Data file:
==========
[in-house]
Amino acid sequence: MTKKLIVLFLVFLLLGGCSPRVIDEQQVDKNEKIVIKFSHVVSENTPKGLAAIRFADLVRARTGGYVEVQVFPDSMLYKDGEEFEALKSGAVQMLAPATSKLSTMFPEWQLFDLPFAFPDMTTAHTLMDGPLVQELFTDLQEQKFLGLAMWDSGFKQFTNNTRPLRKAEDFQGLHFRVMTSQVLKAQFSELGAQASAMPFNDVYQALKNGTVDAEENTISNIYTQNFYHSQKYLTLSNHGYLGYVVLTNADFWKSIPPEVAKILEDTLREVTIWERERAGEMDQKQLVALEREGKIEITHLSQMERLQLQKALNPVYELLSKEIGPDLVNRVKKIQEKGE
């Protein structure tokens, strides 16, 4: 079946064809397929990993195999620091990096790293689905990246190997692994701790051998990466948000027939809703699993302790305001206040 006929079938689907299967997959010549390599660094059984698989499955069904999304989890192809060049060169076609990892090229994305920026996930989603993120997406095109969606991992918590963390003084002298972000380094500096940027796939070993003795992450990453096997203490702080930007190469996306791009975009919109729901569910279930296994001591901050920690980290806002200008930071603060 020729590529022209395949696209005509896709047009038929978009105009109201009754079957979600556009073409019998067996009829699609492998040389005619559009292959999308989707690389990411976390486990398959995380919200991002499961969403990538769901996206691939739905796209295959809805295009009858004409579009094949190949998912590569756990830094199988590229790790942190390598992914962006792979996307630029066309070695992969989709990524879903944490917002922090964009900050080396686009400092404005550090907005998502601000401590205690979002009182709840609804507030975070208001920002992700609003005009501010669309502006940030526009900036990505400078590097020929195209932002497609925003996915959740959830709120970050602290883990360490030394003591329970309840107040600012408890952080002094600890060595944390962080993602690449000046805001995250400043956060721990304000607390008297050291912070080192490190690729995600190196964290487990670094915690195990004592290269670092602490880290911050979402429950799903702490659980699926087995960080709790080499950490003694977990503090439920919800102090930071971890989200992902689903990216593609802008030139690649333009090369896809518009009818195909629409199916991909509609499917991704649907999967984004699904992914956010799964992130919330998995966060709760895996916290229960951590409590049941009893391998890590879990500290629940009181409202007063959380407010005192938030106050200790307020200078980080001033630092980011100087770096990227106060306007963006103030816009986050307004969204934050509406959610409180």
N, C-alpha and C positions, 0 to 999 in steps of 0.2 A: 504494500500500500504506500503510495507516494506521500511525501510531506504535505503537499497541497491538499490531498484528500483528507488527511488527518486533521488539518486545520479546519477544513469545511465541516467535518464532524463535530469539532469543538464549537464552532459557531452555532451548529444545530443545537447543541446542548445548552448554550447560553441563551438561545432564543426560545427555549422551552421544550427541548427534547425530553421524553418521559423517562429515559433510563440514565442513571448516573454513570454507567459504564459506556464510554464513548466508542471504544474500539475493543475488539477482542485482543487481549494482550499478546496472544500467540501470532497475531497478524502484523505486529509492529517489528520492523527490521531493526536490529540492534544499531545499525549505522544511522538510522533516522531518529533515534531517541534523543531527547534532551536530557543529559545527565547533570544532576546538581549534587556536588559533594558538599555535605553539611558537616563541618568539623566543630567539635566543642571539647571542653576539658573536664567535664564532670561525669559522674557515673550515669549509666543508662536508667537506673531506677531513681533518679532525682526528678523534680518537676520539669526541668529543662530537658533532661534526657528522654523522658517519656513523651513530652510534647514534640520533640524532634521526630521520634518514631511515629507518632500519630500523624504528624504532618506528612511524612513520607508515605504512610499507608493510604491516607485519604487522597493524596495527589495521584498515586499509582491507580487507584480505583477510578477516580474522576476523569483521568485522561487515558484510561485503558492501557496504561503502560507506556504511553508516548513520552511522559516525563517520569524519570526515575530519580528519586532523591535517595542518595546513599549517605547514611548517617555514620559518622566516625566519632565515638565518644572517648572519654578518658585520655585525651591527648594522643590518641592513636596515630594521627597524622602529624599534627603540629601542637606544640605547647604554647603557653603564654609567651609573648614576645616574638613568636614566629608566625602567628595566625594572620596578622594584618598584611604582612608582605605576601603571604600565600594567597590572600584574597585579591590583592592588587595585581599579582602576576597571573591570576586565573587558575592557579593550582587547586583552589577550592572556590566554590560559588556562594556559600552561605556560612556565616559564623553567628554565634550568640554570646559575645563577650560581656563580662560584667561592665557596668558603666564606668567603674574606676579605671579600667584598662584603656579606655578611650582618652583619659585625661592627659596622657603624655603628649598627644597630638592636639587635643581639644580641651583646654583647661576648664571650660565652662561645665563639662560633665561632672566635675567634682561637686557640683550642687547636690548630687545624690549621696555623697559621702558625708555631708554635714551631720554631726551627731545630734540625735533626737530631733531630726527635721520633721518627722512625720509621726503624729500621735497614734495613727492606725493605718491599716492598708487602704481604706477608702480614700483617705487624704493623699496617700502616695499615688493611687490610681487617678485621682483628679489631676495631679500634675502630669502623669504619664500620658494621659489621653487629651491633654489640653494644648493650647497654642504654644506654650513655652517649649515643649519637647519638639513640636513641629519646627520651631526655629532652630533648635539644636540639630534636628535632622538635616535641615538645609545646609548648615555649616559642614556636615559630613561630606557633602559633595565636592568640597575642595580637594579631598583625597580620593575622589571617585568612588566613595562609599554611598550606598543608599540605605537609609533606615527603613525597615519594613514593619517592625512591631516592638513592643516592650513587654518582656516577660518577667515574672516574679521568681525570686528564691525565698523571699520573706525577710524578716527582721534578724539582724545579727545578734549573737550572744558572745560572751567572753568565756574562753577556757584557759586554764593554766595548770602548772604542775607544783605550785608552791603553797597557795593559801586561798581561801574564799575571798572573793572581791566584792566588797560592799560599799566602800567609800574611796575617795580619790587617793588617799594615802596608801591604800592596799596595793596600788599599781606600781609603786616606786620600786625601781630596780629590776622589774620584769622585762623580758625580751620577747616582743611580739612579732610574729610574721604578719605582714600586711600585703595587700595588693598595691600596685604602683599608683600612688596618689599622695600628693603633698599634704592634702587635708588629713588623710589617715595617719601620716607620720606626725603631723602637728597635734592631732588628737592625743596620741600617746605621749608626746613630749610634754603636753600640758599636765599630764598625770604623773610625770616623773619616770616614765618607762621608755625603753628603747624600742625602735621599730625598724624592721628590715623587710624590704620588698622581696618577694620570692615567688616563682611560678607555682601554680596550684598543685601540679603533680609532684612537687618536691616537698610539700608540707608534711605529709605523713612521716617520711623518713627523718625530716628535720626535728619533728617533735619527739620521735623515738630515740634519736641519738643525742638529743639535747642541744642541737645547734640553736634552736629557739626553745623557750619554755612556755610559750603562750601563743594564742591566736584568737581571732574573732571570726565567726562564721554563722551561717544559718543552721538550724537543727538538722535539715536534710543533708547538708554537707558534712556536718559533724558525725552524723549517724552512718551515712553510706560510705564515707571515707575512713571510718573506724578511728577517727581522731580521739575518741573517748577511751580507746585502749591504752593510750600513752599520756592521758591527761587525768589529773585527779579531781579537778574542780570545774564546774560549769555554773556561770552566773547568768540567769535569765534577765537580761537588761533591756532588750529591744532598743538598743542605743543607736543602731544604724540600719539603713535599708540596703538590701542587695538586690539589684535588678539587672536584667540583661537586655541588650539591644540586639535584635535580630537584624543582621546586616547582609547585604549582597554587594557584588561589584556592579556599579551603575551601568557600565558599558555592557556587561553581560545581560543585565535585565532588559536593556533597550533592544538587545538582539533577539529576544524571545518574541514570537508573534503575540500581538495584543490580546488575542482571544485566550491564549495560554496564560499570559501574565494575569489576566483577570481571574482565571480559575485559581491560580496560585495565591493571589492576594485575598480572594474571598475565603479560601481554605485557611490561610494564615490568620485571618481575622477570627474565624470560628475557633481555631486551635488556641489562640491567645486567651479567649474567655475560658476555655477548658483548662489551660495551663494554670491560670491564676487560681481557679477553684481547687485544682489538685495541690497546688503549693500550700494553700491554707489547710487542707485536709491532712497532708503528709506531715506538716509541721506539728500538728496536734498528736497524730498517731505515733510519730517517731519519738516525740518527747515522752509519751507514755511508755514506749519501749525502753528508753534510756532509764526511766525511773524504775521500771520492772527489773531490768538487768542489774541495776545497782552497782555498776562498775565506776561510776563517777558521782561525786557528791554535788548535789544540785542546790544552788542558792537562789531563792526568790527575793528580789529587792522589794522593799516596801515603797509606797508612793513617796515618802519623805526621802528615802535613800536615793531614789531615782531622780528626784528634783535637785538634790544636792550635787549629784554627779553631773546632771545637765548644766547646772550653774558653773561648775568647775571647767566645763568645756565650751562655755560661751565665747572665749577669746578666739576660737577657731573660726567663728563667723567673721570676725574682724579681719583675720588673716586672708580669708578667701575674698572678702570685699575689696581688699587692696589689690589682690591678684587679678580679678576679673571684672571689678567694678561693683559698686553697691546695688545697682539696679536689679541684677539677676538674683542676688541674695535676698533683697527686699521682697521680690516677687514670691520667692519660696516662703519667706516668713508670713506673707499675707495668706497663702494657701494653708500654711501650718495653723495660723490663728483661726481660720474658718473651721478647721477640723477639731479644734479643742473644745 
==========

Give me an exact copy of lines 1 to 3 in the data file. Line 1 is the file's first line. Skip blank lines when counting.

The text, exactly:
[in-house]
Amino acid sequence: MTKKLIVLFLVFLLLGGCSPRVIDEQQVDKNEKIVIKFSHVVSENTPKGLAAIRFADLVRARTGGYVEVQVFPDSMLYKDGEEFEALKSGAVQMLAPATSKLSTMFPEWQLFDLPFAFPDMTTAHTLMDGPLVQELFTDLQEQKFLGLAMWDSGFKQFTNNTRPLRKAEDFQGLHFRVMTSQVLKAQFSELGAQASAMPFNDVYQALKNGTVDAEENTISNIYTQNFYHSQKYLTLSNHGYLGYVVLTNADFWKSIPPEVAKILEDTLREVTIWERERAGEMDQKQLVALEREGKIEITHLSQMERLQLQKALNPVYELLSKEIGPDLVNRVKKIQEKGE
């Protein structure tokens, strides 16, 4: 079946064809397929990993195999620091990096790293689905990246190997692994701790051998990466948000027939809703699993302790305001206040 006929079938689907299967997959010549390599660094059984698989499955069904999304989890192809060049060169076609990892090229994305920026996930989603993120997406095109969606991992918590963390003084002298972000380094500096940027796939070993003795992450990453096997203490702080930007190469996306791009975009919109729901569910279930296994001591901050920690980290806002200008930071603060 020729590529022209395949696209005509896709047009038929978009105009109201009754079957979600556009073409019998067996009829699609492998040389005619559009292959999308989707690389990411976390486990398959995380919200991002499961969403990538769901996206691939739905796209295959809805295009009858004409579009094949190949998912590569756990830094199988590229790790942190390598992914962006792979996307630029066309070695992969989709990524879903944490917002922090964009900050080396686009400092404005550090907005998502601000401590205690979002009182709840609804507030975070208001920002992700609003005009501010669309502006940030526009900036990505400078590097020929195209932002497609925003996915959740959830709120970050602290883990360490030394003591329970309840107040600012408890952080002094600890060595944390962080993602690449000046805001995250400043956060721990304000607390008297050291912070080192490190690729995600190196964290487990670094915690195990004592290269670092602490880290911050979402429950799903702490659980699926087995960080709790080499950490003694977990503090439920919800102090930071971890989200992902689903990216593609802008030139690649333009090369896809518009009818195909629409199916991909509609499917991704649907999967984004699904992914956010799964992130919330998995966060709760895996916290229960951590409590049941009893391998890590879990500290629940009181409202007063959380407010005192938030106050200790307020200078980080001033630092980011100087770096990227106060306007963006103030816009986050307004969204934050509406959610409180």